Link to August 15 column by Karen Heller in the Philadelphia Inquirer, "Camden should find funds for libraries before prisons".
Excerpt: The central branch of the Camden Free Public Library has a broken bathroom and water fountain. The second-floor ceiling is partially collapsed and the rug, severely stained. The lighting, especially on cloudy days, is abysmal.
The last new books arrived in March when the library ran out of funds and ceased paying utility bills. The 187,000-volume system has never been automated. Books are hand-stamped and checked out as they were 30 years ago. The sole van, to shuttle books and equipment to two smaller branches, has been busted for three years.
And yet, on a summer afternoon, this dilapidated institution is busy, vital, full.
Sixteen men engage in robust, near-athletic games of chess. The children's book department, decorated in Honeypot yellow and Tigger orange, hosts regular programs. In a city where many residents are without computers, the Federal Street branch's 19 terminals are in constant use, more than 2,200 visitors monthly looking for jobs and checking e-mail - and that's with the library closed on weekends. Librarians routinely assist residents with research projects, school papers, GED test prep, employment hunts.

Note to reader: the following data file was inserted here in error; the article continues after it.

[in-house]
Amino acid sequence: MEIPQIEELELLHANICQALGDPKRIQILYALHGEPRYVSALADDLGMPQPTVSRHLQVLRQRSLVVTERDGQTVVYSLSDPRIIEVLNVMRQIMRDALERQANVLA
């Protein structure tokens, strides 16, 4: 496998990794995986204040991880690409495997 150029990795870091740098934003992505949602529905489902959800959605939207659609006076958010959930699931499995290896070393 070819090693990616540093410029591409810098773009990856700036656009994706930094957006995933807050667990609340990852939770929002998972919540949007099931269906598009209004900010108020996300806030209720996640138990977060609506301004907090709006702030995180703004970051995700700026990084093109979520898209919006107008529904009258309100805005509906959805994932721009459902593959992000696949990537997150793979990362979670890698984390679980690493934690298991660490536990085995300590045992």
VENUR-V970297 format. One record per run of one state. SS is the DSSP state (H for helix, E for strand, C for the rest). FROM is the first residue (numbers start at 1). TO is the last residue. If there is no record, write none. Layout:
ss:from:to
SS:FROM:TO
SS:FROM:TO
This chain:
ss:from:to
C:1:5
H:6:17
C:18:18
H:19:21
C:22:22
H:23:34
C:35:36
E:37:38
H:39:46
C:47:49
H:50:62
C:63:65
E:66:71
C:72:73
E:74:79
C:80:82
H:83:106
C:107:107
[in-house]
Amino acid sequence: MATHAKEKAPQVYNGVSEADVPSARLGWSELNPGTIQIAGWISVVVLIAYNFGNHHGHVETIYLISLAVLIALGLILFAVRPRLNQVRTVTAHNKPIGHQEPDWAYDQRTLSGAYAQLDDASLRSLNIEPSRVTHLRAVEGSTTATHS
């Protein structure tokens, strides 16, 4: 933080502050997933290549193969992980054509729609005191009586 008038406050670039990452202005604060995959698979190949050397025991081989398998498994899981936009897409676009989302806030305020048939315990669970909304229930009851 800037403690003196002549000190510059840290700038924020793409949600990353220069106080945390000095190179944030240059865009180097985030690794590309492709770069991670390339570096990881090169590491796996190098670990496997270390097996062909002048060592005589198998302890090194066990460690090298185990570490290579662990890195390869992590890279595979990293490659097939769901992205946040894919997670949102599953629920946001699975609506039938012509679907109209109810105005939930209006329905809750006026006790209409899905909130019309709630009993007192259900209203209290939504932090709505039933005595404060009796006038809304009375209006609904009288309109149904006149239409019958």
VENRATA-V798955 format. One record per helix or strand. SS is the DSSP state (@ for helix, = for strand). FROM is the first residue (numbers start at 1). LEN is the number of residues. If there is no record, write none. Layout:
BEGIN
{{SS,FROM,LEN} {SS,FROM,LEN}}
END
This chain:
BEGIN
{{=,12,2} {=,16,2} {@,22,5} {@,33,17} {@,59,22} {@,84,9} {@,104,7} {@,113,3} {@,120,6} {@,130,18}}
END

The Federal Street library is one of the few free, safe, cool, conveniently situated sources of support, entertainment, and advancement in Camden.
The central branch is what libraries used to be in most towns, and what giant bookstores like Borders have become in the suburbs.
And in Camden, a small city with brutal big-city problems, there's nothing close to a Borders.
There's very little of anything.
"This," says librarian Wen Gu, "is an oasis in the desert.
Camden New Jersey squeeze play? (8/11/2010)
Camden mayor plays an odd game of library advocacy. (8/9/2010)
The library dumpster solution. (8/6/2010)
Mayor proposes 70% cut in library funding. (7/19/2010)